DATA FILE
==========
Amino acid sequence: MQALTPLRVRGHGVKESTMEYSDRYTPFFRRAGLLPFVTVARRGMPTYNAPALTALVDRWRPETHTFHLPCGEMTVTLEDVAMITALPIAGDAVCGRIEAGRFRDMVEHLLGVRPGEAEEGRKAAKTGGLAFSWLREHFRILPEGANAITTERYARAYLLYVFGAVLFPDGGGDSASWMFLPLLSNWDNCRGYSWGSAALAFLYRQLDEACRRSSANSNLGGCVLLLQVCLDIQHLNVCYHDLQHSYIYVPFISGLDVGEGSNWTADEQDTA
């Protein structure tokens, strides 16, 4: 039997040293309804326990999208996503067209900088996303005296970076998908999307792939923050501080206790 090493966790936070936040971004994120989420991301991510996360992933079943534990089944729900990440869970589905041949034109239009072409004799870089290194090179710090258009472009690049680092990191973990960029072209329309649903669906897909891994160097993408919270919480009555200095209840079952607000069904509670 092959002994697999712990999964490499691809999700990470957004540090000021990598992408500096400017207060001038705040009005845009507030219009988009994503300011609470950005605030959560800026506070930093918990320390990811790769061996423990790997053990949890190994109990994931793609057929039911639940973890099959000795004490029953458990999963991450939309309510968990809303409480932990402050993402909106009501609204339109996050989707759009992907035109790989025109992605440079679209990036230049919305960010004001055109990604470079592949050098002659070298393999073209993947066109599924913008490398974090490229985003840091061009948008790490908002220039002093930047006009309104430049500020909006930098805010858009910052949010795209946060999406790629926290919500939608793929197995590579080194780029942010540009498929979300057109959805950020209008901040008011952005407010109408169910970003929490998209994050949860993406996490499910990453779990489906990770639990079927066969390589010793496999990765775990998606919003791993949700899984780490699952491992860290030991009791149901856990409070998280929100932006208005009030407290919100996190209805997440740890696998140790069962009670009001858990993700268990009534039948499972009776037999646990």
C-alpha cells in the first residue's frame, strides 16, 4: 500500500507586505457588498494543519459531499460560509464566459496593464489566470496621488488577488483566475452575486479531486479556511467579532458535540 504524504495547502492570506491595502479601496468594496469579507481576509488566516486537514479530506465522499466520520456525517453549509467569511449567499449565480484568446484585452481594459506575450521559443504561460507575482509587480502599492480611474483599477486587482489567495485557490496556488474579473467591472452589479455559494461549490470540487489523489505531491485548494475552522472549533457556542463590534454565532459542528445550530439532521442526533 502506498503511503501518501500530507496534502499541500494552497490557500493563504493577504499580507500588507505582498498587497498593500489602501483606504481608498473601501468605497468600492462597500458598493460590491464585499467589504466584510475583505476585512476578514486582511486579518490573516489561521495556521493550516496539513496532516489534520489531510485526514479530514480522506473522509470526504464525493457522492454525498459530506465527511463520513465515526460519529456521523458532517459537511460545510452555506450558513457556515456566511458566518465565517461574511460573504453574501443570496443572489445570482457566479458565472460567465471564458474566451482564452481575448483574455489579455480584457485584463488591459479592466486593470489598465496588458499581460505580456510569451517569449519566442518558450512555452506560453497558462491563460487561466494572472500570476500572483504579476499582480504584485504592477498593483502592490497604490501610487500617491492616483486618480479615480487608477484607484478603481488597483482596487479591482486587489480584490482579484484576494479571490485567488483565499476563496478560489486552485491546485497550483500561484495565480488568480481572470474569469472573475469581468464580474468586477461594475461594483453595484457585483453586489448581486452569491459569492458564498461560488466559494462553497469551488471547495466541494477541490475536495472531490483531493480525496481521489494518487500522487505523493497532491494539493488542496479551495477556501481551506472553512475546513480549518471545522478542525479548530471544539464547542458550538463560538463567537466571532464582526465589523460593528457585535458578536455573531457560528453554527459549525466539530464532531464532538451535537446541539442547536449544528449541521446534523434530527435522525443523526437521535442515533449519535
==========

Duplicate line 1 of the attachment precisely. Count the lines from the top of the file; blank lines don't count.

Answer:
Amino acid sequence: MQALTPLRVRGHGVKESTMEYSDRYTPFFRRAGLLPFVTVARRGMPTYNAPALTALVDRWRPETHTFHLPCGEMTVTLEDVAMITALPIAGDAVCGRIEAGRFRDMVEHLLGVRPGEAEEGRKAAKTGGLAFSWLREHFRILPEGANAITTERYARAYLLYVFGAVLFPDGGGDSASWMFLPLLSNWDNCRGYSWGSAALAFLYRQLDEACRRSSANSNLGGCVLLLQVCLDIQHLNVCYHDLQHSYIYVPFISGLDVGEGSNWTADEQDTA